Posted by fxckfeelings on May 4, 2017Share This Post
Sometimes our brains act like our parents, tricking us with white lies so we’ll do what’s best for us. Unfortunately, unlike our parents, our brains sometimes get the wrong idea about what the right is for us in the long run. Parents reason that it’s OK to bribe kids into eating broccoli or coax them out of inappropriate behavior with empty threats of brain damage or blindness (or both) if the benefit outweighs the crime, but brains often do the opposite, convincing us that we should do what feels best in the short term, consequences be damned. So, if like our reader from earlier this week, your heart is broken and your brain is giving you any of the following seemingly legitimate reasons to reach out the person who did the breaking (with the secret hope of putting everything back together again), push your brain to think twice.
1) “I’m genuinely concerned about her wellbeing.”
Unselfish love is a wonderful feeling and seems above approach reproach, but once you’ve learned that a specific love will likely lead to misery/not-wonderful feelings, you’re supposed to protect yourself and keep your own wellbeing in mind. You may genuinely believe that the act of checking in on your ex is truly altruistic and that no harm can come from wanting good things for another human being, but if that were true, then martyrs wouldn’t exist. Your job isn’t to sacrifice yourself to save your ex but to keep yourself out of troubled relationships, exhaustion, and pain. Your brain may tell you that you’re doing the right thing by making sure she’s OK, but experience tells you that the buzz you get from seeing and helping her is like that from any other heavy drug; short-lived with a nasty hangover and a high risk for longterm damage.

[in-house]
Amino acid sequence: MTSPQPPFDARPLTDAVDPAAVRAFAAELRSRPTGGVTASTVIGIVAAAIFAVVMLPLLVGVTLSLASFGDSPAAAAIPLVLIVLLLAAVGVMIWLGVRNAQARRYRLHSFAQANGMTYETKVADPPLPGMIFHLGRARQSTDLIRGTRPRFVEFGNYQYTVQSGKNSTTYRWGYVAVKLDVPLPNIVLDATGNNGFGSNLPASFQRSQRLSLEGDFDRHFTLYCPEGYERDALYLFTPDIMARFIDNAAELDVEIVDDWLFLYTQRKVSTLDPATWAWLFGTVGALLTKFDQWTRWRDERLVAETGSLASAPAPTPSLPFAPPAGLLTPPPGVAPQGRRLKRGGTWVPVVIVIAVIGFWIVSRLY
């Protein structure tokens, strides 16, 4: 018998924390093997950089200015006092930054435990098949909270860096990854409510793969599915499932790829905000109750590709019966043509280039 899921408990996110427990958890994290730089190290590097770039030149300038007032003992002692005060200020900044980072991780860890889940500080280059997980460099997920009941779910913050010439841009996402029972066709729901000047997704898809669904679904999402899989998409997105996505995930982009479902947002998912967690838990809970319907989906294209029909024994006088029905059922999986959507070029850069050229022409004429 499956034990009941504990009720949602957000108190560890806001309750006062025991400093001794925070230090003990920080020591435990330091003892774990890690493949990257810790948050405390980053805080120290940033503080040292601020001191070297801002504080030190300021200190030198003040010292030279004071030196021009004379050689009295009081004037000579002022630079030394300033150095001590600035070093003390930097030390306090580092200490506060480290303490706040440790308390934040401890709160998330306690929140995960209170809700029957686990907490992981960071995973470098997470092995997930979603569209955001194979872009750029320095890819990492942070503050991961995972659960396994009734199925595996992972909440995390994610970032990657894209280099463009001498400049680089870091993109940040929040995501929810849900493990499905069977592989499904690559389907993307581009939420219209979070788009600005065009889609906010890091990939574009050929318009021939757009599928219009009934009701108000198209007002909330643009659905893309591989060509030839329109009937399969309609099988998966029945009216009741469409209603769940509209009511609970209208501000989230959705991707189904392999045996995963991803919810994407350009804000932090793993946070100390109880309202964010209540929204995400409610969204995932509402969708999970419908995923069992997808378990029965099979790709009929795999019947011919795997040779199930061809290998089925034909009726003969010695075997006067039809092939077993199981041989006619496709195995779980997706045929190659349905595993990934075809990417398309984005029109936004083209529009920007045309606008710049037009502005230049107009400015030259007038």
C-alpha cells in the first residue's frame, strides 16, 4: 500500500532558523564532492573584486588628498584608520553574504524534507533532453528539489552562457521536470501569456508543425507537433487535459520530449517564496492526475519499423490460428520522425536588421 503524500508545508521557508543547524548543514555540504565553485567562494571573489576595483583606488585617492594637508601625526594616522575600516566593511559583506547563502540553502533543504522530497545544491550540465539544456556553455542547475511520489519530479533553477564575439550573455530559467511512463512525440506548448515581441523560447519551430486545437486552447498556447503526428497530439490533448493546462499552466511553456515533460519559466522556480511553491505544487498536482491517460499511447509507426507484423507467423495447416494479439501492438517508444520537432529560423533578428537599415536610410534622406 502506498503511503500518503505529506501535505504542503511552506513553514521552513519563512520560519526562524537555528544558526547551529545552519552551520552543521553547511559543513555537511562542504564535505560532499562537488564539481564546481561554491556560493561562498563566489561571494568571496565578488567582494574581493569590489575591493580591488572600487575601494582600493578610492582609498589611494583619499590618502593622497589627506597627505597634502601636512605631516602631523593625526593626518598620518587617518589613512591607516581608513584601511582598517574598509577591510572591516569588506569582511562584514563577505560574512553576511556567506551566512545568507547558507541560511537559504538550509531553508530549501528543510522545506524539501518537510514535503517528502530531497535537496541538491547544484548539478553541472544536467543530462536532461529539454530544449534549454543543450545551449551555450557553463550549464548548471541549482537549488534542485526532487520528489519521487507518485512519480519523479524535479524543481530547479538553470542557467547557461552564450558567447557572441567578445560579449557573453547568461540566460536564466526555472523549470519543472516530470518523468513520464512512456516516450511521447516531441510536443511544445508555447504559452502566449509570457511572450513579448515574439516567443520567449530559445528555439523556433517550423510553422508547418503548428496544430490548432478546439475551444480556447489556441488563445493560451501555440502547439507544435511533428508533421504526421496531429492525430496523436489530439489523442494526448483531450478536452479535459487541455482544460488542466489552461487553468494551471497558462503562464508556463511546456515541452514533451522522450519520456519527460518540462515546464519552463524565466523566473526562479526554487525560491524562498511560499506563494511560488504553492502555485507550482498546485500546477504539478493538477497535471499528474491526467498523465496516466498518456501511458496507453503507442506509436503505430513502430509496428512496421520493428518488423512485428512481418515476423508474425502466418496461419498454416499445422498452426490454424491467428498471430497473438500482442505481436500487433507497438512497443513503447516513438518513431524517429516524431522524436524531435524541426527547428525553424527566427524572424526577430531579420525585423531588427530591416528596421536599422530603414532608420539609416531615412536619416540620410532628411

2) “I don’t want to get back together, I just want to get some closure.”
Closure, like true love or perfect New York apartments, is another of those good feelings we see Nora Ephron movies for (RIP) because real life seldom provides it. As long as you’re honest and fearless in sharing your true feelings, TV and movies generally tell you that you can end a relationship with both parties (or more) accepting that it’s over and that, regardless of sadness and loss, with no resentment, unfinished business or unanswered questions, or self-doubt. Unfortunately, experience and Woody Allen movies (his career and integrity, RIP) tell you otherwise. Yes, you should try to be honest and accepting, but when closure doesn’t happen, remind yourself that the irreparable conflict is why the relationship didn’t work in the first place; if you were able to feel closure, you probably wouldn’t have broken up. In real life, closure isn’t a possibility, just an excuse to see your ex for a momentary respite from the pain of being closed out of his life.
3) “We were friends before we dated so we should be able to be friends now.”
Most people weren’t really friends before dating, just friendly; most people go through a platonic, getting-to-know-you period before dating begins in earnest (unless they’re in an arranged marriage or lost a bet in Las Vegas).